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“At a time when I needed its support the most I wasn’t open to receiving it”

In March 2020, a month etched into our collective memories, I found myself navigating the usual lows (financial worries, the ache of missing loved ones, uncertainty for the future), and the highs (newfound pastimes, a slower pace of life). I was between freelance contracts so the looming question of when my next payday would be added weight to an already challenging time.

Yoga was my anchor in this turbulent time. Beyond the physical benefits, it was a practice that kept me connected to myself, helped me to manage my stress and process deep emotions. As the world locked down, I found solace in my daily practice, a precious routine that varied but never failed me. Teaching online gently encouraged me to continue exploring, growing, and sharing my practice with sensitivity.

Then somehow, just like that, I lost it. A heartbreaking bereavement, a series of house moves, a new addition to the family (in the shape of a high-energy German Shepherd puppy!), and the demands of a new job all threw me off course. The loss of physical space, the extra squeeze on my time that came with new responsibilities, the fear of falling apart if I dug below the surface of some deep emotions that I wasn’t quite ready to face, and eventually the routine crumbled.

I didn’t even really acknowledge the loss until much later, when the toll on my mental health became undeniable. Snappiness with loved ones, heightened emotional reactions to simple challenges, low energy, low mood and a general sense of disinterest crept in. I had lost more than just a routine — I had lost a vital tool for maintaining my well-being.

It’s easy to see how it happened, and acknowledging its absence was a helpful step, but finding my way back to the practice was more of an intricate puzzle. Selling our house with nowhere to go and the ensuing nomadic lifestyle made it easy to justify not prioritising getting on my mat. The constant bouncing from air bnb to family members spare rooms left little room or time for it. I wasn’t in the right headspace either. Commitment to a regular yoga practice would’ve been really helpful during this unsettling time, but it was a total paradox. At a time when I needed its support the most, I wasn’t open to receiving it.

I had imagined that as soon as we moved and settled into a new home, I’d get straight back on my mat and pick up where I left off. But it didn’t happen quite like that. I think because I thought it had to be a certain way. Total quiet, a full hour, a streamlined sequence, I had to be in the right mood and have the right energy. I put too much pressure on myself for it to be just right.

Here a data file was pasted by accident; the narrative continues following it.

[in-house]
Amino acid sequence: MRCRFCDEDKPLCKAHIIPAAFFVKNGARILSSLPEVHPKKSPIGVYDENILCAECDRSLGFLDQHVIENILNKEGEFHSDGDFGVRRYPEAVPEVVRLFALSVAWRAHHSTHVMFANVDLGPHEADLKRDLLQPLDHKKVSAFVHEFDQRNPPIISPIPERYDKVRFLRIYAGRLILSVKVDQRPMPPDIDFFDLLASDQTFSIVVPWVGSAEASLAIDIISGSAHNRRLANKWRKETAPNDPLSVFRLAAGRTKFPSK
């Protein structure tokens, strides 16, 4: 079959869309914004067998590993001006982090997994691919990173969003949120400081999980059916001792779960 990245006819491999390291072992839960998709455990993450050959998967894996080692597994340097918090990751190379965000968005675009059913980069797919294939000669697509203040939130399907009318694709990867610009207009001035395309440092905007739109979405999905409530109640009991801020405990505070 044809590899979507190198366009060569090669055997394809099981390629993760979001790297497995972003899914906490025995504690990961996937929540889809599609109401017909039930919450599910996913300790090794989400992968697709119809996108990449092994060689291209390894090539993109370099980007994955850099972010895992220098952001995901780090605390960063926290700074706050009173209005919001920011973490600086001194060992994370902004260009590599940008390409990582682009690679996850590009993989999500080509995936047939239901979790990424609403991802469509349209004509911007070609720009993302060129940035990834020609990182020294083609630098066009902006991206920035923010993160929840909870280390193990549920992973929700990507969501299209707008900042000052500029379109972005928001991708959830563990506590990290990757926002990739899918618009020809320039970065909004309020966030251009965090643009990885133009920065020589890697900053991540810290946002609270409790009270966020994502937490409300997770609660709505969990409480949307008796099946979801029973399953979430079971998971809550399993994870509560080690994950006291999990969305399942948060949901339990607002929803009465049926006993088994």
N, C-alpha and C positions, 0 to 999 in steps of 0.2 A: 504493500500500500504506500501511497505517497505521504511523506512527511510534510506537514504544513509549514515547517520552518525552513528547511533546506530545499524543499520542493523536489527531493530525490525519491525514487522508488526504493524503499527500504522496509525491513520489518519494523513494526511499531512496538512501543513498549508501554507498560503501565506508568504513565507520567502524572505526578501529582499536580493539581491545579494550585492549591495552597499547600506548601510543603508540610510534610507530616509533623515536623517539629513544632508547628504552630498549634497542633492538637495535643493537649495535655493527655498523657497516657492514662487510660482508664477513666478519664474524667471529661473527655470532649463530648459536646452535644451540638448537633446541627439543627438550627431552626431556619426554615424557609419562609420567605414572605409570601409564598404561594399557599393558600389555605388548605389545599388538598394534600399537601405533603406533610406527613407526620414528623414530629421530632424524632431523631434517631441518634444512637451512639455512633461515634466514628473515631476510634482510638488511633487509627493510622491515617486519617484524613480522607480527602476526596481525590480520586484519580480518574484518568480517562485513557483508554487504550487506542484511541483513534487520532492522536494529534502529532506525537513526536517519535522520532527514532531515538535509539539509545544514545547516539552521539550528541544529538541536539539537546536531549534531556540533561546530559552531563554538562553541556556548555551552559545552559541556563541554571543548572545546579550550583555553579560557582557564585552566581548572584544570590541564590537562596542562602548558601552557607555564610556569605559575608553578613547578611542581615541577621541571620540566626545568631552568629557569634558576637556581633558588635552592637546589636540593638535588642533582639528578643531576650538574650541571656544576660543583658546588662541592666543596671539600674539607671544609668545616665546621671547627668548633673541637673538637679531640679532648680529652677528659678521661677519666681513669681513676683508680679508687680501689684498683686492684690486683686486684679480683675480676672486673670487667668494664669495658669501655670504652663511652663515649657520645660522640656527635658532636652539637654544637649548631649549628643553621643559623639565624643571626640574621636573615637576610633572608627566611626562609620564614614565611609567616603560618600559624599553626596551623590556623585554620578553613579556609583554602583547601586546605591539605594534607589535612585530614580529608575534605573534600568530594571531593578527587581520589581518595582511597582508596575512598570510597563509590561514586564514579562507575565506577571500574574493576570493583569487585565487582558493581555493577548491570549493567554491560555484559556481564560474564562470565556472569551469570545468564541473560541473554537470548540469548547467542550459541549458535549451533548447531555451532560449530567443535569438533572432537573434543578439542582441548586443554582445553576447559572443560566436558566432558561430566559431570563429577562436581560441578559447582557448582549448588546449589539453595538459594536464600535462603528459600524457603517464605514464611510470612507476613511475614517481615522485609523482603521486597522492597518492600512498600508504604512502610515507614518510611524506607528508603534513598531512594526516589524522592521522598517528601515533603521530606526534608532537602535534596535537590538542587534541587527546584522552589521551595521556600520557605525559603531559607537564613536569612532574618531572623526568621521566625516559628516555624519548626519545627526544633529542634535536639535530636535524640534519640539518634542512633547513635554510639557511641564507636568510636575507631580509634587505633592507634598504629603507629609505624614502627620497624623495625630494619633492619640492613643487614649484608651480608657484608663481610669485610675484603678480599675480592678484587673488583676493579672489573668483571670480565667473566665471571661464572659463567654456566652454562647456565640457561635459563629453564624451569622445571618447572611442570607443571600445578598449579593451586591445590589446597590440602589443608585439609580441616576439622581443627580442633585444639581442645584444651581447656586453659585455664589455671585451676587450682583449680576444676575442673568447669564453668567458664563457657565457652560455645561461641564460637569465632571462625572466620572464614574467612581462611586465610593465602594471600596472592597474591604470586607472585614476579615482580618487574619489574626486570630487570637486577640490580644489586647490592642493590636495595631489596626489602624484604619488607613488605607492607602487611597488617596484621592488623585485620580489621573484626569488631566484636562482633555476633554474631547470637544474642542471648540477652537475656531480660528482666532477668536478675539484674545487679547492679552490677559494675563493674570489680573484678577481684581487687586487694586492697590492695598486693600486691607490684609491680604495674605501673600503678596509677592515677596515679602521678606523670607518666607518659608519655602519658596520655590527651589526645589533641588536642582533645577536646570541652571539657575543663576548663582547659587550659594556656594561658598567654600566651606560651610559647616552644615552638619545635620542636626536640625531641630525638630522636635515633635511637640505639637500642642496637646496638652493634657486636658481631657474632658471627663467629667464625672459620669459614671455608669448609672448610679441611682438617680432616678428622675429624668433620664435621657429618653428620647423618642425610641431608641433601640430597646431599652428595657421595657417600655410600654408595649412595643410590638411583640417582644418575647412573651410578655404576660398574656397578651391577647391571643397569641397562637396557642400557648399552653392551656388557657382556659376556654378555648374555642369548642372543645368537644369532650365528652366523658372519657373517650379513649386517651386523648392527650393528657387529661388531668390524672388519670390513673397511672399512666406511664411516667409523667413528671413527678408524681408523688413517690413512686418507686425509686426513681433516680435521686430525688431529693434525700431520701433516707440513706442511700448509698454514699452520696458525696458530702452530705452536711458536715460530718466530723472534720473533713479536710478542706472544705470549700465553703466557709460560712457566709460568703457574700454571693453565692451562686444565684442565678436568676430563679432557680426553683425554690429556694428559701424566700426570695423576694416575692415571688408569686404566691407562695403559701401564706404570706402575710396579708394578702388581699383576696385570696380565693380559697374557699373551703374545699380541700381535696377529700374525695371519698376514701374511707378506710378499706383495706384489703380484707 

The turning point came not through a return to physical asanas but through a rekindled curiosity and awareness sparked by my new rural surroundings. Mindful walks turned into a meditation. I discovered the beauty of nature and embraced the wonder of life in all its forms. Grounding activities and deeper community connections emerged as substitutes for the formal structure of my practice, and I remembered that that’s all yoga too!

Eventually, when I was ready, I began to get curious about the physical practice again. Teaching played a crucial role in this. I started teaching again as a way to get to know my neighbours and connect more with the local community (where I didn’t know anybody!) Sharing the benefits of asana practice with others reminded me of its transformative power and encouraged me to practice again, not from a place of guilt or obligation, but from a point of devotion and dedication, and celebration of being in a body that can move and feel good.

The lesson I took from it is one I now share with my students: "The hardest part of class today is showing up." It's a simple rule for my daily practice; I just have to get on my mat. No elaborate plans, no grand expectations, just the commitment to show up. Even if I just sit staring into space for 10 mins, that’s creating space to ‘be’, and it still counts.

I’m sure there will be times in the future when life gets in the way and I’ll slip away from the practice again, but I know now that I will always find my way back, even if it looks really different to the previous version.

I’m so pleased to have found my way back to the practice again, and am grateful to be enjoying its strength, wisdom and new energy it brings me each day.

There will be bumps in the road, routines will falter, but my yoga mat and the lessons I’ve learned from the practice will always be there patiently waiting for me to rediscover them. The essence lies in my commitment to return, and remain open to receive.

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